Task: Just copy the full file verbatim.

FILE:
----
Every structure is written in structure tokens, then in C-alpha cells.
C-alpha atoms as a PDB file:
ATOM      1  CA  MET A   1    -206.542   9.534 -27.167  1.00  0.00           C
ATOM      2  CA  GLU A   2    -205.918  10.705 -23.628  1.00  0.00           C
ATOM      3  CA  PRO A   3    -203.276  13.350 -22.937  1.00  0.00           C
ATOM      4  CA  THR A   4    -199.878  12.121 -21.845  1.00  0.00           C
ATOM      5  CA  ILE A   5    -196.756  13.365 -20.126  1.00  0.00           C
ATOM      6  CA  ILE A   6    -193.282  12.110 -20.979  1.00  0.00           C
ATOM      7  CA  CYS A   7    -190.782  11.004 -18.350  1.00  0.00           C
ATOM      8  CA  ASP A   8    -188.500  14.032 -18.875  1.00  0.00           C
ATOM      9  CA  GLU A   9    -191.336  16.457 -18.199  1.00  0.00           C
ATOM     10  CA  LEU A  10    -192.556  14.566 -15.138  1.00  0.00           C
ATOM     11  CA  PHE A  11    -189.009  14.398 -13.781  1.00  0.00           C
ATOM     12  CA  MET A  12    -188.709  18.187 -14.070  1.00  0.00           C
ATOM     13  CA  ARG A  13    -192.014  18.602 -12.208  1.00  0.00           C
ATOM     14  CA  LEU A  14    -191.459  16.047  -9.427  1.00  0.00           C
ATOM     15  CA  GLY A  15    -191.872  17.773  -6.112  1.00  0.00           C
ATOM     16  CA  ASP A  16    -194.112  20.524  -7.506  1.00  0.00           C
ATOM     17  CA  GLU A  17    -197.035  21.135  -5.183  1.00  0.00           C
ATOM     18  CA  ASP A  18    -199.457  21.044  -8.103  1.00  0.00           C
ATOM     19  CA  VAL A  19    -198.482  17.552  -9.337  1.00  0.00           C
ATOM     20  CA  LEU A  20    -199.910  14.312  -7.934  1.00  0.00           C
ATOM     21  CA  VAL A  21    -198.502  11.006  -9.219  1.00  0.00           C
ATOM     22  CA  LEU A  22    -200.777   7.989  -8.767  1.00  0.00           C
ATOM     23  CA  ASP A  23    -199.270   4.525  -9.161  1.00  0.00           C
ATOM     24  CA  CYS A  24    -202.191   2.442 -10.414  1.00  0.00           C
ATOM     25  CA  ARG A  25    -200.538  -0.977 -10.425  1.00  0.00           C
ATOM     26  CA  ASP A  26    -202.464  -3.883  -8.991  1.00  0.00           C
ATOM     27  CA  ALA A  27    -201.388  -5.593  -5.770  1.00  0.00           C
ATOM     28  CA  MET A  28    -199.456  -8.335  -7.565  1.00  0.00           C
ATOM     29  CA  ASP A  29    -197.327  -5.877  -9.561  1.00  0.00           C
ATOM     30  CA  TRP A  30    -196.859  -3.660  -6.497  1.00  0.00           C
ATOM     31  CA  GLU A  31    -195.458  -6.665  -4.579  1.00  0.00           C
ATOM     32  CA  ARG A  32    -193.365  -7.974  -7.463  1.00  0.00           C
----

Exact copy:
Every structure is written in structure tokens, then in C-alpha cells.
C-alpha atoms as a PDB file:
ATOM      1  CA  MET A   1    -206.542   9.534 -27.167  1.00  0.00           C
ATOM      2  CA  GLU A   2    -205.918  10.705 -23.628  1.00  0.00           C
ATOM      3  CA  PRO A   3    -203.276  13.350 -22.937  1.00  0.00           C
ATOM      4  CA  THR A   4    -199.878  12.121 -21.845  1.00  0.00           C
ATOM      5  CA  ILE A   5    -196.756  13.365 -20.126  1.00  0.00           C
ATOM      6  CA  ILE A   6    -193.282  12.110 -20.979  1.00  0.00           C
ATOM      7  CA  CYS A   7    -190.782  11.004 -18.350  1.00  0.00           C
ATOM      8  CA  ASP A   8    -188.500  14.032 -18.875  1.00  0.00           C
ATOM      9  CA  GLU A   9    -191.336  16.457 -18.199  1.00  0.00           C
ATOM     10  CA  LEU A  10    -192.556  14.566 -15.138  1.00  0.00           C
ATOM     11  CA  PHE A  11    -189.009  14.398 -13.781  1.00  0.00           C
ATOM     12  CA  MET A  12    -188.709  18.187 -14.070  1.00  0.00           C
ATOM     13  CA  ARG A  13    -192.014  18.602 -12.208  1.00  0.00           C
ATOM     14  CA  LEU A  14    -191.459  16.047  -9.427  1.00  0.00           C
ATOM     15  CA  GLY A  15    -191.872  17.773  -6.112  1.00  0.00           C
ATOM     16  CA  ASP A  16    -194.112  20.524  -7.506  1.00  0.00           C
ATOM     17  CA  GLU A  17    -197.035  21.135  -5.183  1.00  0.00           C
ATOM     18  CA  ASP A  18    -199.457  21.044  -8.103  1.00  0.00           C
ATOM     19  CA  VAL A  19    -198.482  17.552  -9.337  1.00  0.00           C
ATOM     20  CA  LEU A  20    -199.910  14.312  -7.934  1.00  0.00           C
ATOM     21  CA  VAL A  21    -198.502  11.006  -9.219  1.00  0.00           C
ATOM     22  CA  LEU A  22    -200.777   7.989  -8.767  1.00  0.00           C
ATOM     23  CA  ASP A  23    -199.270   4.525  -9.161  1.00  0.00           C
ATOM     24  CA  CYS A  24    -202.191   2.442 -10.414  1.00  0.00           C
ATOM     25  CA  ARG A  25    -200.538  -0.977 -10.425  1.00  0.00           C
ATOM     26  CA  ASP A  26    -202.464  -3.883  -8.991  1.00  0.00           C
ATOM     27  CA  ALA A  27    -201.388  -5.593  -5.770  1.00  0.00           C
ATOM     28  CA  MET A  28    -199.456  -8.335  -7.565  1.00  0.00           C
ATOM     29  CA  ASP A  29    -197.327  -5.877  -9.561  1.00  0.00           C
ATOM     30  CA  TRP A  30    -196.859  -3.660  -6.497  1.00  0.00           C
ATOM     31  CA  GLU A  31    -195.458  -6.665  -4.579  1.00  0.00           C
ATOM     32  CA  ARG A  32    -193.365  -7.974  -7.463  1.00  0.00           C